In the studio where once the loveliest woman of London posed in the altogether for artist Augustus John, stands Emma Peel - M appeal - The 'M' standing for man.
"A name," says Diana Rigg, who plays her in The Avengers, "that's quite disgusting in its notion."
I had been pre-warned about Miss Rigg. They, that's the publicity people, had told me that shecompared interviews with being "raped in public," and that her combination of Yorkshire reticence and classical theatre training made her something of a tempermental misfit in the you-belong-to-us atmosphere of television land.
Then there was the judo bit, and the awful caution that, unless one got on her wavelength amd struck up an immediate rapport, she would, like a true Cancer-sign lady, retire into her shell.
We shake hands and she comes out fighting.
"If it's mainly The Avengers we are going to discuss, can we sart at the end and correct all this talk of me signing a seven year contract for Columbia at $900,000?
"I have not signed a film contract. I am not going to sign a contract, and I am leaving The Avengers because I must move on to something else. I don't want to be caged. I need my freedom."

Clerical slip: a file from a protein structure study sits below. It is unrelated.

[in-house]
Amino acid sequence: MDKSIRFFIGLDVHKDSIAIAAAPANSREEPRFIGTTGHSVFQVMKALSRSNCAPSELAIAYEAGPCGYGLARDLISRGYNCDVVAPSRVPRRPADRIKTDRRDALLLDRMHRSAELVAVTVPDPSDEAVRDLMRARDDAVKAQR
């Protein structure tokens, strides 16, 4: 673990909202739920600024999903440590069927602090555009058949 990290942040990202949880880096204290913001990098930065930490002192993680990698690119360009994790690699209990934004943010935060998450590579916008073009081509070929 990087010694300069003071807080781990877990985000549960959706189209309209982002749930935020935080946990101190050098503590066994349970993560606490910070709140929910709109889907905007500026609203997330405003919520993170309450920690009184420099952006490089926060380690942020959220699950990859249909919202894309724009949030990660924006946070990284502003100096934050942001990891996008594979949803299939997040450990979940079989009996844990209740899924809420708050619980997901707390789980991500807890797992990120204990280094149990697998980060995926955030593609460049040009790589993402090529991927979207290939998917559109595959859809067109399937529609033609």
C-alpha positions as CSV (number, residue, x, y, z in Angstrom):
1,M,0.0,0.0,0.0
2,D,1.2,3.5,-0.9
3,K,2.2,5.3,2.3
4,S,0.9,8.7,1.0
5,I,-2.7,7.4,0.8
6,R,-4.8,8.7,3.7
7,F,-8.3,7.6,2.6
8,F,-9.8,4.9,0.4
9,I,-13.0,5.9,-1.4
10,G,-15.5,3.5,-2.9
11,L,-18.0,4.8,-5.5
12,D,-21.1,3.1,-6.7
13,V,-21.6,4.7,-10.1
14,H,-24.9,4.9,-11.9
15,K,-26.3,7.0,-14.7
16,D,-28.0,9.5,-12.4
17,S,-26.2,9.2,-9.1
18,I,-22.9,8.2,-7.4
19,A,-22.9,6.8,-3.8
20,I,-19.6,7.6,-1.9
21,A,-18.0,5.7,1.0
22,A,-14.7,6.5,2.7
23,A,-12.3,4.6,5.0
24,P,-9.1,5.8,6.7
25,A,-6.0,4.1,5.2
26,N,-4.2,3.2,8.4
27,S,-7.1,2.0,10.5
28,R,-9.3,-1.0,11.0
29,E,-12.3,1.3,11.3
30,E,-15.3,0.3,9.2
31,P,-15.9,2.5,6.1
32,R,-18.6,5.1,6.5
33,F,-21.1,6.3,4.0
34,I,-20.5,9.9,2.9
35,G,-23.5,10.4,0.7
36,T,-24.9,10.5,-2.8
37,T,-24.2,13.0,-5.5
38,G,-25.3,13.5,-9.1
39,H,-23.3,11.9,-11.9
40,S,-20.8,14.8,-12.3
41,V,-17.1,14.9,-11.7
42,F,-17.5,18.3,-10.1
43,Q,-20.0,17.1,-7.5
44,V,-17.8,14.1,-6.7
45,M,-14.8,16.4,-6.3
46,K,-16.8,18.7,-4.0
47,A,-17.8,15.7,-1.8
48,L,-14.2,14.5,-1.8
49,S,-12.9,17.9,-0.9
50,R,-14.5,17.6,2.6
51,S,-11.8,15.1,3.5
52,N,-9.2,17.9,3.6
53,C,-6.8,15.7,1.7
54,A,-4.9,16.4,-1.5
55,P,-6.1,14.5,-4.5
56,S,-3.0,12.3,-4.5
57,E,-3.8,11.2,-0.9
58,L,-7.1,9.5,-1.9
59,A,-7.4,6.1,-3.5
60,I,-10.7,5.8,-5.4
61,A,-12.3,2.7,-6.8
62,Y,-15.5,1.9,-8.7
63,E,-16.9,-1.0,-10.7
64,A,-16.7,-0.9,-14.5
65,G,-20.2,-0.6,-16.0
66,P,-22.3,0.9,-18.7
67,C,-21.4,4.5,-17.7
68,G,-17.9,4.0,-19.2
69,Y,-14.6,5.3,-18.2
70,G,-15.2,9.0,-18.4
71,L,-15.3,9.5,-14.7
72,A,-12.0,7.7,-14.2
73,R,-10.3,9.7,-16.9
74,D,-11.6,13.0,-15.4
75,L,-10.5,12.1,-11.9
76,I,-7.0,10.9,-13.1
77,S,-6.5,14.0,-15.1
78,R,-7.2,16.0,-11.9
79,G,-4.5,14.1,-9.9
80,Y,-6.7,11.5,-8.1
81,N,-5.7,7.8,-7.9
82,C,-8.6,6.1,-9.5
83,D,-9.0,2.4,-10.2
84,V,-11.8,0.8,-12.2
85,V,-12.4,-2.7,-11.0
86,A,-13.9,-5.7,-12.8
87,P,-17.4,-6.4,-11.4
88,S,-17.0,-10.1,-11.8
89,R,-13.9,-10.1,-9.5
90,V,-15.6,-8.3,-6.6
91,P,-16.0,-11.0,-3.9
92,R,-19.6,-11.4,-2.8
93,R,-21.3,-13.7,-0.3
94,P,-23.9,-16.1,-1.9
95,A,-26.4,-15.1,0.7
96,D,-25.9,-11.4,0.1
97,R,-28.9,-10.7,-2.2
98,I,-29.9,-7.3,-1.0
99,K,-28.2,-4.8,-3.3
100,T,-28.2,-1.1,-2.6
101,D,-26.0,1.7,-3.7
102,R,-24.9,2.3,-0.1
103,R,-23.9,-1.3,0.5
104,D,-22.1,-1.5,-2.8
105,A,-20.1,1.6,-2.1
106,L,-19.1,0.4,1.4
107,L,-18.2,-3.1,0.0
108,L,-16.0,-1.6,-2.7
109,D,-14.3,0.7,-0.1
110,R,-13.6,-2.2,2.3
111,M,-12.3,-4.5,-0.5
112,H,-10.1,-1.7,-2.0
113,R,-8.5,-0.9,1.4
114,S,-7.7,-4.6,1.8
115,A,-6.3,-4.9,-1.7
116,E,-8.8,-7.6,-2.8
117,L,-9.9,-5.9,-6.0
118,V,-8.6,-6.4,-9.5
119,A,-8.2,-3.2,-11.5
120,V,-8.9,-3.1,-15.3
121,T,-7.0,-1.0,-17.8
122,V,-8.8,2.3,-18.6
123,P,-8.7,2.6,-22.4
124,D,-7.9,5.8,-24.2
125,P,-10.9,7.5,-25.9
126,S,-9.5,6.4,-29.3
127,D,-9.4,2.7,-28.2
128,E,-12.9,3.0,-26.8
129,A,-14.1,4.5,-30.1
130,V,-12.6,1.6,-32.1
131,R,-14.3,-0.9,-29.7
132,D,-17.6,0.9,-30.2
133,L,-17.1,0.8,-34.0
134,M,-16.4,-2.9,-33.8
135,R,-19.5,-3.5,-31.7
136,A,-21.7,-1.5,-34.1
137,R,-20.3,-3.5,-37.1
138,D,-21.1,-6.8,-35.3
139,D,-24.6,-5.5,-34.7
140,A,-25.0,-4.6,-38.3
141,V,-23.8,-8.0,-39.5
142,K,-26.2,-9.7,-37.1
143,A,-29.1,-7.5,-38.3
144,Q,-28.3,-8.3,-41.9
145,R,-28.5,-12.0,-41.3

She strides out of the room and leaves me tuned into limbo.
"Augustus John used to paint here, then," I shouted out. There was no reply.
"And Thomas Hood lived here. Great poet..."
She comes back gaily balancing a bottle of champagne and two glasses, pops the cork expertly, charges the glasses without spilling a drop, and says: "Well, what do you think?"
Somehow I am tuned in, and her tip-up superior nose wrinkles with good humor as she knows that I know, perfectly well, that she is asking my opinion of her St. John's Wood flat, rather than her obvious charms.
Her hair is a gorgeous mane of shiny chestnut. Her face is scrubbed naked of make-up, and her legs are long, long and beautifully balanced on schoolboy hips.
It is obvious, and I say it, that the black-and-white camera flatters her not. And in America, where she is seen in color, it is obvious why she was nominated for an Emmy - the top TV Award - for her sparkling part in The Avengers.
How does she see herself?
"You mean, do I see myself as the 'Avenger' lady? No, no. Not at all. SHE is sexually a plastic lady. I firmly and humbly disclaim any resemblance.
"Old Steed, Patrick Macnee, sometimes gives me a pat, as if I were a hunter who has just cleared a three-bar gate in style. None of us, least of all the producers, has bothered to work out our relationship.